“There’s a lot of talk about why women work,” says Kathleen McGinn, the study’s author and a professor at Harvard Business School. “A lot of those questions presume that, somehow, it’s detrimental to their families. That’s a whole bunch of ‘mother guilt’ based on almost no findings.”
The real impact of working moms is most evident in their daughters. The researchers found that women who grew up with working mothers are more likely to have careers themselves than those with stay at home moms, and they’re also more likely to have better, higher paying jobs…Sons, for their part, grow up to spend more time doing household chores and caring for their kids if their mothers had careers. In the U.S., that translates to about eight more hours a week spent folding laundry, changing diapers, and doing other kinds of domestic duties — nearly twice as much as sons of stay-at-home moms, they found.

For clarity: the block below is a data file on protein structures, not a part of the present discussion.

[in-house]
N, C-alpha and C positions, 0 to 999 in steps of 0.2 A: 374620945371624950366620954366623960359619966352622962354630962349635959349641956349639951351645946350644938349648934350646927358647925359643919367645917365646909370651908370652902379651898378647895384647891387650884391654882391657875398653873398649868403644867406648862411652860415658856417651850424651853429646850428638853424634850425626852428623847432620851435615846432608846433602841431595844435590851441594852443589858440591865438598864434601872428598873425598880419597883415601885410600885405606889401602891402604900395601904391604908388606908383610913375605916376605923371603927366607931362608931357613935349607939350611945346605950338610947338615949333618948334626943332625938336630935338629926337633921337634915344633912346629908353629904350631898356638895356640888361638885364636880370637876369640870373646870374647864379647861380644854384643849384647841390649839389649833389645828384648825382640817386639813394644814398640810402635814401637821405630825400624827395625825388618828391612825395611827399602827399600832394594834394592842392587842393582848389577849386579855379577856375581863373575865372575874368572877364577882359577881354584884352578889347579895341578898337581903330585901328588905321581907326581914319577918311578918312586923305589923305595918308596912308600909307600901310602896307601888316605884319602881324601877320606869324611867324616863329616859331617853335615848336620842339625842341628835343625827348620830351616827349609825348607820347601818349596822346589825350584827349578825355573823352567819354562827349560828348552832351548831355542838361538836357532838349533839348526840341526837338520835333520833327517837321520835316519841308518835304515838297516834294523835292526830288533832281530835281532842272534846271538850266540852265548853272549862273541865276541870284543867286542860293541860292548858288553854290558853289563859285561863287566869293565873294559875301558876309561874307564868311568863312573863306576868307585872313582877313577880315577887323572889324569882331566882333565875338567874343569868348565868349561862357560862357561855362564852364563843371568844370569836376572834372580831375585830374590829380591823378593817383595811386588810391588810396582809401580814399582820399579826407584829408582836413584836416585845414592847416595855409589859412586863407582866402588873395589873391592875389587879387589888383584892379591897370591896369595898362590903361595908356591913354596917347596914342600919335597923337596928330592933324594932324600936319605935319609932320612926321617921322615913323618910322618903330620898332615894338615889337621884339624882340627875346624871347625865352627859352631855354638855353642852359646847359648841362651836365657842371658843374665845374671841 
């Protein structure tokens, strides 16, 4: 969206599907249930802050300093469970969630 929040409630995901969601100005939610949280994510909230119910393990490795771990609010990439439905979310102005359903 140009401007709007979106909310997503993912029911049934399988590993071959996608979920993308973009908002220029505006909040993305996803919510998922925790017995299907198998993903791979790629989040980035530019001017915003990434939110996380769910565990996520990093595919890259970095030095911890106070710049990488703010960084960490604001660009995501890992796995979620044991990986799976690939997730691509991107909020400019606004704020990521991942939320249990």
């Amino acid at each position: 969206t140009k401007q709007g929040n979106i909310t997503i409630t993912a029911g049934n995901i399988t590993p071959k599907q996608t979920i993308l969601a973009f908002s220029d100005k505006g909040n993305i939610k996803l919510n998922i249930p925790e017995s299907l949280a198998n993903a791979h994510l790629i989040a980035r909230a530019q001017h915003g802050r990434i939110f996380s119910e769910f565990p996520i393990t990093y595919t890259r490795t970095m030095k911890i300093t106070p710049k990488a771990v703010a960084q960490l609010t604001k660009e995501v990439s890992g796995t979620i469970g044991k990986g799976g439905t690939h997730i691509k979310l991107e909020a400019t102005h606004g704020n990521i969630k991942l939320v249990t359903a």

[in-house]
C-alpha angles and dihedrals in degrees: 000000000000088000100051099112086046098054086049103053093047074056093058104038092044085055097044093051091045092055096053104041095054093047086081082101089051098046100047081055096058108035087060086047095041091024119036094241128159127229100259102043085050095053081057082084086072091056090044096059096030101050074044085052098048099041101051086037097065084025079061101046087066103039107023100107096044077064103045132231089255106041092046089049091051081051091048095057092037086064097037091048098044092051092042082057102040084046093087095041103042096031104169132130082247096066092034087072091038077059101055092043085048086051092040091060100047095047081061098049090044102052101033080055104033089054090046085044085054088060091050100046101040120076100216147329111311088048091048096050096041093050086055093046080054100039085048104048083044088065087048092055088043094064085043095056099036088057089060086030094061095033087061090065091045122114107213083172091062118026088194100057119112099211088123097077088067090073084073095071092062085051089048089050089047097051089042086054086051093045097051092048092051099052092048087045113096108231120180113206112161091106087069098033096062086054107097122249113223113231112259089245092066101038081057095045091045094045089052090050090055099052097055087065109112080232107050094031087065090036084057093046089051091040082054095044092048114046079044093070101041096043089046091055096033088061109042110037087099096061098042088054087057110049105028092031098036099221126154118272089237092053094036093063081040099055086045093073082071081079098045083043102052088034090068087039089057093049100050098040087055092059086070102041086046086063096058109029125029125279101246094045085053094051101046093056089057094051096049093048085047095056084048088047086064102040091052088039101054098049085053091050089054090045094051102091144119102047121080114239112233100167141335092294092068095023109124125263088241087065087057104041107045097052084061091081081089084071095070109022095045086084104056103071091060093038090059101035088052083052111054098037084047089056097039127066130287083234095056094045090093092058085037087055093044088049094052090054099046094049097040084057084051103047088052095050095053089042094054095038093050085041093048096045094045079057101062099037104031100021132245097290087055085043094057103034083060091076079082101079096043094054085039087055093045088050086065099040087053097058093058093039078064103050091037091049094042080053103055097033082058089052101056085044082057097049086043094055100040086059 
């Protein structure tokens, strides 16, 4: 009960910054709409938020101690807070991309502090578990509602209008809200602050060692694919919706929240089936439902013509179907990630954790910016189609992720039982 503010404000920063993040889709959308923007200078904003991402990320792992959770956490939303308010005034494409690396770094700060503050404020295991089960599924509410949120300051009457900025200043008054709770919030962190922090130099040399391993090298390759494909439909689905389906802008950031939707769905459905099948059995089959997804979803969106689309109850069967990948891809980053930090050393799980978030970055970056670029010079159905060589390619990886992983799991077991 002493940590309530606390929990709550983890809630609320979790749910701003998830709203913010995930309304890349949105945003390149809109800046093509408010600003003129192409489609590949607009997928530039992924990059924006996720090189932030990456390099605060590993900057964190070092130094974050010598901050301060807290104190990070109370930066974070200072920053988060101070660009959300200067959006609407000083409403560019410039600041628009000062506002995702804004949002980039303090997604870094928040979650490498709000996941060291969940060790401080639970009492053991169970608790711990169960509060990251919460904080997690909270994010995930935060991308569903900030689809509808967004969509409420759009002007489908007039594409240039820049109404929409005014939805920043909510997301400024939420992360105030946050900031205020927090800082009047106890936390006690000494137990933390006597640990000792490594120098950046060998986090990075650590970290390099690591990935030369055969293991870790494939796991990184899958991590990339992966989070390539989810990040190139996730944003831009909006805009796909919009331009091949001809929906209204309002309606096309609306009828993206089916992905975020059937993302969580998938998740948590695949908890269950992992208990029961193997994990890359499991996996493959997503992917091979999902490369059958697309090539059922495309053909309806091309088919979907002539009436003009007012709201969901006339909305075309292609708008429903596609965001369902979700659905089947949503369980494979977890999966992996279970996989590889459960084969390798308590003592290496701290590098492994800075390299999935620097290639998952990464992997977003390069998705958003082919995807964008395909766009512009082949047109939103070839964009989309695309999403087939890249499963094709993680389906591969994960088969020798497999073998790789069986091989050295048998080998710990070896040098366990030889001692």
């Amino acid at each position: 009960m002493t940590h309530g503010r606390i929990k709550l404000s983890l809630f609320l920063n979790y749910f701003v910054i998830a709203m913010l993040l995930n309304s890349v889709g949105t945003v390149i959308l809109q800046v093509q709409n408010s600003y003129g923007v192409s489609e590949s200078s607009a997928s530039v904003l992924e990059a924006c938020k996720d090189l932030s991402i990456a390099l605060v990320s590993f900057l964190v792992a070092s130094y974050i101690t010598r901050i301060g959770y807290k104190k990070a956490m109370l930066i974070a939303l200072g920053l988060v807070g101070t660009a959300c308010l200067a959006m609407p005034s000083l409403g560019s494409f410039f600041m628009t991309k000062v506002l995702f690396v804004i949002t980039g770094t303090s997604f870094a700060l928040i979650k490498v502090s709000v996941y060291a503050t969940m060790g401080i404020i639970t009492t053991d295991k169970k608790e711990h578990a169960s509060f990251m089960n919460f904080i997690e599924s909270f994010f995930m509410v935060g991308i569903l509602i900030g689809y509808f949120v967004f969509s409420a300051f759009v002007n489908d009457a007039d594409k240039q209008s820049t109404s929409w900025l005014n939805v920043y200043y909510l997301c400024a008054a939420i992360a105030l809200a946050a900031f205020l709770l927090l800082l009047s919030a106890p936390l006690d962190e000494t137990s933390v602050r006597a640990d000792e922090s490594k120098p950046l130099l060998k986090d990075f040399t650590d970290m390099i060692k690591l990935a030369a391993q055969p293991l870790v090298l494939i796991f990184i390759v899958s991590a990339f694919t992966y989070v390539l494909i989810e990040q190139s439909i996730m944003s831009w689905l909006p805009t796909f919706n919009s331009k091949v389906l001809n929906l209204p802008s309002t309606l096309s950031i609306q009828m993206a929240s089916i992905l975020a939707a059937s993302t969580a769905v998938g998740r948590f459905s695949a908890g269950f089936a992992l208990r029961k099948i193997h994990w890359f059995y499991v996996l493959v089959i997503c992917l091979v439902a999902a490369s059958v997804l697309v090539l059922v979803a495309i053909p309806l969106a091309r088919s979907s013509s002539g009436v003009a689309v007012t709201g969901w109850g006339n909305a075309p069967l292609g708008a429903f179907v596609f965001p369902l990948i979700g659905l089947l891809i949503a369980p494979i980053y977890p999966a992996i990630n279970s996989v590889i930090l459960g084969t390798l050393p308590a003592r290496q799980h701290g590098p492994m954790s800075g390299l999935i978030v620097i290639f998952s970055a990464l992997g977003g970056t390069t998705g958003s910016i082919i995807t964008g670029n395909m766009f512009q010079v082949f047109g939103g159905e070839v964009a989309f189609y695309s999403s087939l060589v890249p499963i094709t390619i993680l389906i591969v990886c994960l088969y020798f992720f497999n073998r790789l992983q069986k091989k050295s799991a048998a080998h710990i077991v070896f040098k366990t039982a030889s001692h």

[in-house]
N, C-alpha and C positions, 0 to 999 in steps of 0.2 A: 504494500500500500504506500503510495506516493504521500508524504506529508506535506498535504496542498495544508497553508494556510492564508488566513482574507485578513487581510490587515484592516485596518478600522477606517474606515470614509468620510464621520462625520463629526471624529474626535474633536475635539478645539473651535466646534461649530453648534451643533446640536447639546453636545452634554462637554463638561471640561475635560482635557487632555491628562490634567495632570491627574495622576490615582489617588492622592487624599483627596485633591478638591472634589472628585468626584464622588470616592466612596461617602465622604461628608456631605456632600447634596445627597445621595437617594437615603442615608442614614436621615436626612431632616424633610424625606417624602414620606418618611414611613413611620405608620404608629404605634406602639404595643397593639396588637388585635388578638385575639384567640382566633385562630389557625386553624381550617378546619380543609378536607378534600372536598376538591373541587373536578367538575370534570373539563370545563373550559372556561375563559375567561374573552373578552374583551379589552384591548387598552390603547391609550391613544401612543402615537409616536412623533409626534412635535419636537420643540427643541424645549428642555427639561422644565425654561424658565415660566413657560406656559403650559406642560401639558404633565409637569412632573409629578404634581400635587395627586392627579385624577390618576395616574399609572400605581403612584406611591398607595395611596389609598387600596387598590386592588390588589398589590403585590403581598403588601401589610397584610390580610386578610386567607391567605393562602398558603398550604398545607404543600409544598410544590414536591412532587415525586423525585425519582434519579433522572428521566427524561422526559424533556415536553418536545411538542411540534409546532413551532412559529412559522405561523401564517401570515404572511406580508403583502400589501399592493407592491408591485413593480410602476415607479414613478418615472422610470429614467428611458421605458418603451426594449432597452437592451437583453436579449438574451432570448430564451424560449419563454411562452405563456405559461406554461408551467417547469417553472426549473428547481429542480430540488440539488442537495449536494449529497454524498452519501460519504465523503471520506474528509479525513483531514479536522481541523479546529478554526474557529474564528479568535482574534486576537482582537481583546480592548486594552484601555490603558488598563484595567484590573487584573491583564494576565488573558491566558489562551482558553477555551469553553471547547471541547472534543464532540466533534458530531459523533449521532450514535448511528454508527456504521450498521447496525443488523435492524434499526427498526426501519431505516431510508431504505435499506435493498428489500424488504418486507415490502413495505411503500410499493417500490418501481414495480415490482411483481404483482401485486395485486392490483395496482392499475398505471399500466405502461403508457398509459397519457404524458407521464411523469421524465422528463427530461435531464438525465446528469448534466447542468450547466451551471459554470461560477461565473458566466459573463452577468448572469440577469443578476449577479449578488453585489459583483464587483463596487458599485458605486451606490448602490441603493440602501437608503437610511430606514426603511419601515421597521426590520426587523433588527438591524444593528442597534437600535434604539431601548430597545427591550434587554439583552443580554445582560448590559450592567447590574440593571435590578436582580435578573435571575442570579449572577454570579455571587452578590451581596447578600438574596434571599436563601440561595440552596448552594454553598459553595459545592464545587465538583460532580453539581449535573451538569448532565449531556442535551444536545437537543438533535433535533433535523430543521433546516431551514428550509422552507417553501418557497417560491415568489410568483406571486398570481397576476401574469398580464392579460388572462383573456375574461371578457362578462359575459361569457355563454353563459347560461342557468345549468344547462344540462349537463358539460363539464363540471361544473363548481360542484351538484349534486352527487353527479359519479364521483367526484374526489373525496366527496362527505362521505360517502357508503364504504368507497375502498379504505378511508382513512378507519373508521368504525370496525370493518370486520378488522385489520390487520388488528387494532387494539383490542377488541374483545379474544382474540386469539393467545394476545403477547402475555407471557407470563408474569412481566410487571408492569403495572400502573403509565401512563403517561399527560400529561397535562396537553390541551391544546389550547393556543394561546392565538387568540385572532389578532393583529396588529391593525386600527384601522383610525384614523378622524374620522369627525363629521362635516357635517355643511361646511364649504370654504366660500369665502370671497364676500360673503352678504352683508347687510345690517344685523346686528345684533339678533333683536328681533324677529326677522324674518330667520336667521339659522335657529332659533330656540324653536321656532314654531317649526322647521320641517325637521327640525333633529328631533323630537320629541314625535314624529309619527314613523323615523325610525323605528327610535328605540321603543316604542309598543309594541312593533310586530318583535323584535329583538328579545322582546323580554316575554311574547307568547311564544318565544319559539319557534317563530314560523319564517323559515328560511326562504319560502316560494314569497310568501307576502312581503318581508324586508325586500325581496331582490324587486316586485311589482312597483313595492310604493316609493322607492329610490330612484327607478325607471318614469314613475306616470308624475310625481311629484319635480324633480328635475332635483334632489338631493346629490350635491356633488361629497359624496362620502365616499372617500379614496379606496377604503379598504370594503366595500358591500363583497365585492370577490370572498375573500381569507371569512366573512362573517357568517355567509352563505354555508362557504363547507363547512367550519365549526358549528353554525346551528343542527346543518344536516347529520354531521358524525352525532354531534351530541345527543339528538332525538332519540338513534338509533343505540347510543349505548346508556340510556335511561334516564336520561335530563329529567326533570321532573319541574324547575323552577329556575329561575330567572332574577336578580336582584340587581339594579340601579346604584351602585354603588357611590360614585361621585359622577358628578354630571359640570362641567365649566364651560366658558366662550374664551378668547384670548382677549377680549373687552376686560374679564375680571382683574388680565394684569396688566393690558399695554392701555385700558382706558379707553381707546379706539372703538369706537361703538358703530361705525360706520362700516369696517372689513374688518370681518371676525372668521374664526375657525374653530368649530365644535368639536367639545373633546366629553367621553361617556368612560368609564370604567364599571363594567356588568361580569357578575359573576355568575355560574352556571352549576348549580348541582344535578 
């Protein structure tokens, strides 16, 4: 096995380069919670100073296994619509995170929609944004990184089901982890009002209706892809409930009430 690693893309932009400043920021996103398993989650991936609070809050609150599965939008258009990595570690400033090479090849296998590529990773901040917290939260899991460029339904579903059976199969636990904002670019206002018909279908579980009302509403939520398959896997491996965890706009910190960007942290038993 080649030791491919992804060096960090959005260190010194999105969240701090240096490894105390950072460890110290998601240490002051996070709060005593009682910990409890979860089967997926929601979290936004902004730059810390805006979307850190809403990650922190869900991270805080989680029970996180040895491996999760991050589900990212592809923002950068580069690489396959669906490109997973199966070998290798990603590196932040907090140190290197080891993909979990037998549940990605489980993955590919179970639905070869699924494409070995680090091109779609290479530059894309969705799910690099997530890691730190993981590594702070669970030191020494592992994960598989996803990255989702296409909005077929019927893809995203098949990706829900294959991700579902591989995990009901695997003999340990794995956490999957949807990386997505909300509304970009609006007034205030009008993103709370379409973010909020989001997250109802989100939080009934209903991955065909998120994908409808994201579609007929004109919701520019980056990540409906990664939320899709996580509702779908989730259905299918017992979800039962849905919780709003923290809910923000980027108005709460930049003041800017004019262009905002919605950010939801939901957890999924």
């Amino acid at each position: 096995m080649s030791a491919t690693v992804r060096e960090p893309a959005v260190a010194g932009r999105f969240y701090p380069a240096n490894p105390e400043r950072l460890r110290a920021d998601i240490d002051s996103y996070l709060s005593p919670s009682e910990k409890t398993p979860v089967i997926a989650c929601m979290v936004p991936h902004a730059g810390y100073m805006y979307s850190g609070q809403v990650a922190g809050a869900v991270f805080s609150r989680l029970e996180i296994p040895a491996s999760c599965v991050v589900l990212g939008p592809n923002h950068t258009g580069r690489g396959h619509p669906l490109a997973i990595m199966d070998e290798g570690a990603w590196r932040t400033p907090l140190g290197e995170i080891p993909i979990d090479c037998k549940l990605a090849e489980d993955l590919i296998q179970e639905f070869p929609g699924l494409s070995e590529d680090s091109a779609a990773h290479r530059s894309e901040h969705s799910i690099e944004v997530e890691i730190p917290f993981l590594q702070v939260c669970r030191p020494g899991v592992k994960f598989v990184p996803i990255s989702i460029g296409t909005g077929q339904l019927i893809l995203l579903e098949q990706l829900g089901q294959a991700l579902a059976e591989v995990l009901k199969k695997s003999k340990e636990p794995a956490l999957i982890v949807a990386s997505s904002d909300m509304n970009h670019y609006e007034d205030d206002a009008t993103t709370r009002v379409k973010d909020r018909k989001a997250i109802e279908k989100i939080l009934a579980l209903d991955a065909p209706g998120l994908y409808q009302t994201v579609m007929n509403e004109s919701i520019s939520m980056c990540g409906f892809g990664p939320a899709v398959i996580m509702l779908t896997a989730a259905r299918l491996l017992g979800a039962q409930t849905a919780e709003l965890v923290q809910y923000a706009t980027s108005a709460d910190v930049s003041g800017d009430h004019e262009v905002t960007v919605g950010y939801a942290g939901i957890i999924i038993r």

It’s about time someone crunched the data and gave us some good news! As a Mom who has done it all — work more than full-time in a demanding, high-pressure career, work part-time, and not work at all — I have struggled to find the right balance for me (as an individual, for me as a mother and wife, and for me as a career woman). It is such a personal decision and one where there is no definitive correct answer. Many women don’t have a choice whether they can work or not – often they must work to make ends meet. But as the US Labor Dept. statistics show, women make up 48% of the workforce now. And the number we should really be paying attention to is the fact that 40% of working mothers with children under the age of 18 are sole or primary breadwinners. So whether we do this because we want to or do it because we have to, the fact remains, working mothers are in the workforce and that number is growing. So how does it affect our kids? As other studies have shown globally, society and culture is set by the norms around us. “At the root of this phenomenon is the way children internalize social mores, and the behaviors modeled by the adults around them. People tend to have “more egalitarian” views on gender roles if they had working mothers” the article concludes. One of the reasons I did go back to work full-time was for the example I wanted to set for my daughter. If she could see me being a successful working Mom, this is something I hope, one day, she can be proud of. But the benefit, to me, as a working mother is more than being a role model for her, but because I am truly happier working and producing something outside of the traditional family social and hierarchical structure. God gave me a brain — I like to use it. It’s working full time, over-time, all the time, so why not put it to good use? Again, this is an individual decision, and one shouldn’t judge – no matter what the decision is. If a woman wants to be a stay-at-home Mom with 5 kids, then I absolutely applaud and bow down to her. That is not something I could ever do. If she wants to work full-time and leave her parenting duties to others, that’s her right too. We are not here to judge, and I honestly feel women should get out of the habit of being so harsh on one another. We should be supporting each other, helping each other find our own internal balance. But for those of us who do struggle privately whether working has had a detrimental effect on your kids, this article is most definitely a ‘fistbump’ to cherish!